On the Propagation of Mitochondrial Mutations

Click to see the Instructions  or a brief explanation of the Modelling Technique used

ver. 1.00          Computer Model          ©2009 Ian Logan

PHASE A:    From Initial Mutational event - to - Mitochondrial Capture

     Initial event                   Nucleoid Size                   Nucleoid No.     

Capture a                          

PHASE B:    From Mitochondrial Capture - to - Heteroplasmy - to - Homoplasmy

Runs                   Mitochondrial No.                   Replications         

Generations                   Full Results                           


This computer model ilustrates the emergence of mitochondrial mutations by considering the process as occurring in 2 distinct phases:

PHASE A: From Initial Mutational event - to - Mitochondrial Capture

To use the Computer Model, click on A: START.
The number of Initial Events and the Nucleoid Size can be varied.
After any alteration, press CLEAR and click on A: START again.

The Initial Events are to be considered as single mutations occurring in individual mtDNA molecules.
The Nucleoid Size is the count of the number of mtDNA molecules in each mitochondrial nucleoid.

The Computer Model shows that a mutation occurring in a small nucleoid can become established.
However, as the Nucleoid Size is increased, there is only a small chance of a mutation successfully 'capturing' the nucleoid.

Next, change Nucleoid to Mitochondrion and select the number of nucleoids found in each mitochondrion
Now click on A: START again.

The Computer Model shows that for the successful capture of a mitochondrion it is necessary for the number of initial events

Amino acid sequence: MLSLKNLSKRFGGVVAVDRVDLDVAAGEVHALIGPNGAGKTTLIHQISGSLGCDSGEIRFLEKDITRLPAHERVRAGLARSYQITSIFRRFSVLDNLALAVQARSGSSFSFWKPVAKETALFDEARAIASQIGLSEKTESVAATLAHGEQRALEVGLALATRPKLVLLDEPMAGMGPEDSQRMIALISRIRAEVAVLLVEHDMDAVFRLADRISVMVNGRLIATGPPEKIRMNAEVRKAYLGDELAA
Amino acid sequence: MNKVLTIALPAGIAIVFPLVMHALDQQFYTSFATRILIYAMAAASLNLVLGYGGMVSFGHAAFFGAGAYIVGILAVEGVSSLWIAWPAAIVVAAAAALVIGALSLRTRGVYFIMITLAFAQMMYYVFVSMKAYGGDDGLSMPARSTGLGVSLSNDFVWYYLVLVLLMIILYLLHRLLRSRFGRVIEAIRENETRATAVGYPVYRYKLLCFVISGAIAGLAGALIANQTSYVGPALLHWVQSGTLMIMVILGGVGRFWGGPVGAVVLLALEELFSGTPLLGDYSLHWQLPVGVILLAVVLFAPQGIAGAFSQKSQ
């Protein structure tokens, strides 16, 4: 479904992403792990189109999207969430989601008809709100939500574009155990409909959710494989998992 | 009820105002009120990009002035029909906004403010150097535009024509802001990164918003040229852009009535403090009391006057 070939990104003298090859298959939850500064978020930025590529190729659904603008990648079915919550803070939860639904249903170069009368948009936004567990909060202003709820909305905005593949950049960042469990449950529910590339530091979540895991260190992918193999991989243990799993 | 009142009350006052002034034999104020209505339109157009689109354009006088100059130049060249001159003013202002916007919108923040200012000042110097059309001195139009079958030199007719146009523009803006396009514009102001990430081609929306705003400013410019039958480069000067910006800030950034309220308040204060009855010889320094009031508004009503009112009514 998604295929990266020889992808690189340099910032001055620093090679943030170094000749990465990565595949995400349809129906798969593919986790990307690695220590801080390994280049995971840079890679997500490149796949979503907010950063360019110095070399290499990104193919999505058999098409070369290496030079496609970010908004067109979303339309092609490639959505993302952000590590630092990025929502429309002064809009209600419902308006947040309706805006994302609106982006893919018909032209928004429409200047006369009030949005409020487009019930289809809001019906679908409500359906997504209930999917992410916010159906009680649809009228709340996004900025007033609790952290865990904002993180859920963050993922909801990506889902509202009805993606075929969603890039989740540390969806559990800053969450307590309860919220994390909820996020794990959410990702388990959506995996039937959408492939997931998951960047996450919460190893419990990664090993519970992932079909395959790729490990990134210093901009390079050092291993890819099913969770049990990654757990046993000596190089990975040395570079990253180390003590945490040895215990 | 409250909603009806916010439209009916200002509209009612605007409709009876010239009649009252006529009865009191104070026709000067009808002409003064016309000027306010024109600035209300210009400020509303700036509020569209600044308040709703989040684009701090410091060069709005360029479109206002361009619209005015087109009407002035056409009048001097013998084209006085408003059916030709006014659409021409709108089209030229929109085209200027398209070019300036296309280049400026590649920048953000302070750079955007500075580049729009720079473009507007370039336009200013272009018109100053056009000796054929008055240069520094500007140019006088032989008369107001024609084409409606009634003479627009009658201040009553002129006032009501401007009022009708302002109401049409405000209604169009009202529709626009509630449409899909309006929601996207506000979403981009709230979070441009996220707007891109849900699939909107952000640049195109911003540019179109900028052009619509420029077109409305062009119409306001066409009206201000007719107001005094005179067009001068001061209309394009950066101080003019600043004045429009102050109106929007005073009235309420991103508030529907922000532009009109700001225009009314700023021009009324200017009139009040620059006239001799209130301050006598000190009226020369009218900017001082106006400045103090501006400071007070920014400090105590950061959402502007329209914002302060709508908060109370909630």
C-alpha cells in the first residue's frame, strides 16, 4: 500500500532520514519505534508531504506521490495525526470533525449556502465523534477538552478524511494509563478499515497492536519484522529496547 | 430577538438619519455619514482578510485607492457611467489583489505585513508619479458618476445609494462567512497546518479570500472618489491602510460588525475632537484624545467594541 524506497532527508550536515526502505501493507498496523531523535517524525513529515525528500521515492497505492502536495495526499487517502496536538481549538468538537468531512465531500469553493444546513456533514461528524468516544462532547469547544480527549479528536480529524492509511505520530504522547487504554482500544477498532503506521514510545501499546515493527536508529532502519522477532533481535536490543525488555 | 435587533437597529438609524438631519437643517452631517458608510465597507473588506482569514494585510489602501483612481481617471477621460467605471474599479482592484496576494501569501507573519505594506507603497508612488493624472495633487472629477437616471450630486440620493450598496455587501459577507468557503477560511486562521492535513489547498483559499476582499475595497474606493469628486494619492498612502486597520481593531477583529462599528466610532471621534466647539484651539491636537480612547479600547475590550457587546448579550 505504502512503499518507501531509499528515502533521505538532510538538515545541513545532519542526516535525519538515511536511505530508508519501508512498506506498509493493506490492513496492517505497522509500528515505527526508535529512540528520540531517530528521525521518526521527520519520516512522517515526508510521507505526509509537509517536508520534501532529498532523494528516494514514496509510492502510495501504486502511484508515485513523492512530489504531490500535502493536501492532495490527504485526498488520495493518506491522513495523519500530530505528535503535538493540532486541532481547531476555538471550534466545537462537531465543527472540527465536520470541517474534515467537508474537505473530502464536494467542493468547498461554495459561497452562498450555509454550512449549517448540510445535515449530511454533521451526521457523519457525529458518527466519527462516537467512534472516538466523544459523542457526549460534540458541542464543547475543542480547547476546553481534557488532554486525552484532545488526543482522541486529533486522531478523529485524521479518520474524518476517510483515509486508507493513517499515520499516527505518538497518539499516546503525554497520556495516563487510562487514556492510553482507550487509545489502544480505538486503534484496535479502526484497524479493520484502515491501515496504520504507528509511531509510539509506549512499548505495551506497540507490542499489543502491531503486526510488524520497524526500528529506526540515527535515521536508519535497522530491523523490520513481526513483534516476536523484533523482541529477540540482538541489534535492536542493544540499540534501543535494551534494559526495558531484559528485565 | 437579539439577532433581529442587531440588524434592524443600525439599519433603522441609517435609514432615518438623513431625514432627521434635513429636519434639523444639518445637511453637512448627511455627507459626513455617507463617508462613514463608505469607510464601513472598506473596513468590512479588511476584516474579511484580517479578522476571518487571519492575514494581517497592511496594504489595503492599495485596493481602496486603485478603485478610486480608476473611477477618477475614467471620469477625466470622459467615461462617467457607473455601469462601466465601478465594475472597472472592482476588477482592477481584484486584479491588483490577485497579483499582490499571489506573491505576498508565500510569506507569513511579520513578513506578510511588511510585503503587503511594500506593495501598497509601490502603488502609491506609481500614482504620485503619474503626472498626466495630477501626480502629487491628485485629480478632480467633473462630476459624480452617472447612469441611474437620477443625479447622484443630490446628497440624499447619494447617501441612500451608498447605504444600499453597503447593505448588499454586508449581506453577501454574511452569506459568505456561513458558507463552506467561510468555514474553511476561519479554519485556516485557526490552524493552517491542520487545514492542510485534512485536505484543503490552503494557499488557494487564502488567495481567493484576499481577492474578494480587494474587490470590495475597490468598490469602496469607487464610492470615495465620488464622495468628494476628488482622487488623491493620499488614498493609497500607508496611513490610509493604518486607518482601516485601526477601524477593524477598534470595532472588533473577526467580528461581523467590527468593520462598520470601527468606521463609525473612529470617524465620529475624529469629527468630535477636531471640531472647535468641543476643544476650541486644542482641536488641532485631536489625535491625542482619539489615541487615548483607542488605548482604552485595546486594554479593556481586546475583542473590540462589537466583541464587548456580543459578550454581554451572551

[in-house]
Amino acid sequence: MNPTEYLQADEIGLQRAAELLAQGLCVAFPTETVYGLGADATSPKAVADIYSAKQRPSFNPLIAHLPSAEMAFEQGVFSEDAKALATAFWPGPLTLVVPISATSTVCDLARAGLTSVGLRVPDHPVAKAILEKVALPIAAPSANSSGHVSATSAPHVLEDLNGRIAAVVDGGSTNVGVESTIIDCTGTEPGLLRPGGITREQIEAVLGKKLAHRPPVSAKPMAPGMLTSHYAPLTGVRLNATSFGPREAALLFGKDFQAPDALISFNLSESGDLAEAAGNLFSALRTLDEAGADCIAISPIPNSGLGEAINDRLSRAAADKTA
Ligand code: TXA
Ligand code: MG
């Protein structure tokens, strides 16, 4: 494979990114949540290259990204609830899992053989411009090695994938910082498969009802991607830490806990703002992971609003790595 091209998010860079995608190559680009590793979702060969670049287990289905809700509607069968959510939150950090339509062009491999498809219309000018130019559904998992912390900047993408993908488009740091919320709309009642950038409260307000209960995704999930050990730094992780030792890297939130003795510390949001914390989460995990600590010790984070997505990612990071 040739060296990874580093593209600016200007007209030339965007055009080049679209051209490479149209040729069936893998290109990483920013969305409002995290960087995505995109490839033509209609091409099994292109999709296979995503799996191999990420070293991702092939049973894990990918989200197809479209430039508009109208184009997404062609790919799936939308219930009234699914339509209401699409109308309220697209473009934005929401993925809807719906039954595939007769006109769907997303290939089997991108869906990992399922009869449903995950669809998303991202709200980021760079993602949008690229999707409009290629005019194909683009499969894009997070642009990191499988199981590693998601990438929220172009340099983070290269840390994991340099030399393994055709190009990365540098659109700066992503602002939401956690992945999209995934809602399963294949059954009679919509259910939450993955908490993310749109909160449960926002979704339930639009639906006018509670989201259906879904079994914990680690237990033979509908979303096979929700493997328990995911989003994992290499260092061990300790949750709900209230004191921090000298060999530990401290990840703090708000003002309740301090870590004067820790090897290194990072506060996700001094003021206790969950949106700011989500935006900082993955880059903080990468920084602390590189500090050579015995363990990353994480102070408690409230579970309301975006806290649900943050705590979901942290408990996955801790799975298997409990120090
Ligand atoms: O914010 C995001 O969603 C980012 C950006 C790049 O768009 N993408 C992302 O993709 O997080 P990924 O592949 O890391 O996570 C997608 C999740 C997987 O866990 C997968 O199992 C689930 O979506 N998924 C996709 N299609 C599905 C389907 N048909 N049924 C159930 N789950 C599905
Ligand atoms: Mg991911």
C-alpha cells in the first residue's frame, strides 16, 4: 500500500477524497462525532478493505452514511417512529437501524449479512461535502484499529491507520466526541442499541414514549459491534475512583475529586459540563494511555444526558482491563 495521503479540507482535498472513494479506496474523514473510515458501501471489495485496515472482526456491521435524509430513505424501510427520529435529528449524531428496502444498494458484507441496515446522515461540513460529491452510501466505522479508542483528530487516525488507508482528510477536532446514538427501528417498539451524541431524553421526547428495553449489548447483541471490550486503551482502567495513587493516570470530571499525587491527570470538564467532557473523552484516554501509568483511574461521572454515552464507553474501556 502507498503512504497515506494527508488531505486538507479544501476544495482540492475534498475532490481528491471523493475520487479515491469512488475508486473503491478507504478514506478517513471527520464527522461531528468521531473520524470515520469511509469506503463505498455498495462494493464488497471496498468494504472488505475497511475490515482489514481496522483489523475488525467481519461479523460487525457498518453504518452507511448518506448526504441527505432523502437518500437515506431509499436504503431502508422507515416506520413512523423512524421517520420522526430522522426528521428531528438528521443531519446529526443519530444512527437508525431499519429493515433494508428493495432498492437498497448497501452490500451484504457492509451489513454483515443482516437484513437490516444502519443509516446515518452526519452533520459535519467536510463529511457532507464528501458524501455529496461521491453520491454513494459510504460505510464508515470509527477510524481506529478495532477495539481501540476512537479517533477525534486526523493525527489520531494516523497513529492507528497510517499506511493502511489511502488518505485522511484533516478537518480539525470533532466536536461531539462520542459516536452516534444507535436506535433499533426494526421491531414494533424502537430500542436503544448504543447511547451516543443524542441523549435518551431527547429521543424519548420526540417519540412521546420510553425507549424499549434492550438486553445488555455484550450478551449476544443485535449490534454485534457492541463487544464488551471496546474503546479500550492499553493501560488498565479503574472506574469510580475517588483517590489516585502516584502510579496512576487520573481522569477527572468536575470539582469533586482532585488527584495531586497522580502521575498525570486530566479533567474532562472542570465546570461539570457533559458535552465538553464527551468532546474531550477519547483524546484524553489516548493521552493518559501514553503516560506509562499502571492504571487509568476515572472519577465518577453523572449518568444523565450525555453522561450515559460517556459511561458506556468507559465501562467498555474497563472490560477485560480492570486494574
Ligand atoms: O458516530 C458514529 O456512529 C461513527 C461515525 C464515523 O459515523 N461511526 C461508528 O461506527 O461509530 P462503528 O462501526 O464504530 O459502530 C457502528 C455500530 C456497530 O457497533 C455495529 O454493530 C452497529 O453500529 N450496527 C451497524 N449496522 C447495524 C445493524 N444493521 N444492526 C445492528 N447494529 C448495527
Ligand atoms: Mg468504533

to be high, and both the size of the nucleoid and the number of mtDNA molecules in each mitochondrion to be fairly low.

PHASE B: From Mitochondrial Capture - to - Heteroplasmy - to - Homoplasmy

This Computer Model assumes that with the 'capture' of a mitochondrion, it is possible to show how
the level of heteroplasmy varies over a number of generations; and the progression to homoplasmy might be achieved.

Clicking on B: START shows the heteroplasmy levels over a number of generation, for a specified number of trial runs.

In this phase, it is possible to alter the number of trial runs, the number of mitochondria per cell, the number
of replications that place between generations and, finally, the number of generations for which the results are calculated.

The selection of Full Results YES permits viewing of all the results, even when heteroplasmy levels fall to zero.
Whereas, selecting of Full Results NO restricts the viewing to only the trail runs that lead to homoplasmy.

The Computer Model suggests that a single 'captured' mitochondrion can lead to homoplasmy
when the number of mitochondria per cell is reasonably low.
The model also suggests that low levels of heteroplasmy can exist in a population over many generations.

Modelling Technique

This Computer Model considers the propagation of a new mutation in three separate stages.

- from an initial mutational event to the capture of a nucleoid.
- from a captured nucleoid to the the capture of a mitochondrion.
- from a captured mitochondrion to heteroplasmy and homoplasmy.

The first two stages use the same Javascript function to randomly increase or decrease the number of mutations each time the function is called.
The core of the function used is:

     for (i=1; i<=200; i++){
      if (Math.floor(1+(Math.random()* size_num)) <= muts) muts = muts + 1;
      else muts = muts - 1;
If a randomly selected number is less than, or equal to, the present number of mutations
then the number of mutations present is increased by 1, otherwise it is decreased by 1.
And, this operation is repeated until either the mutation dies out, or captures the whole nucleoid, or mitochondrion.

This routine models the natural world where a particular mtDNA molecule, or nucleoid, can become duplicated at RANDOM
and the mutated mtDNA molecules, or nucleoid, again at RANDOM, can become the dominant form.

The Javascript Math.random function is only a pseudo-random number generator, but the random number sequence produced
does appear to be sufficiently varied for the present model.

The third stage of the model uses a similar routine which at RANDOM increases or decreases the level
of heteroplasmy each time the function is called.

The present model assumes that the maturity of a nucleoid, a mitochondrion, or a cell, makes no dfference
to the propagation of a new mutation. But in any future model it may be appropriate to consider the
how these factors alter the rate at which mew mutations might appear.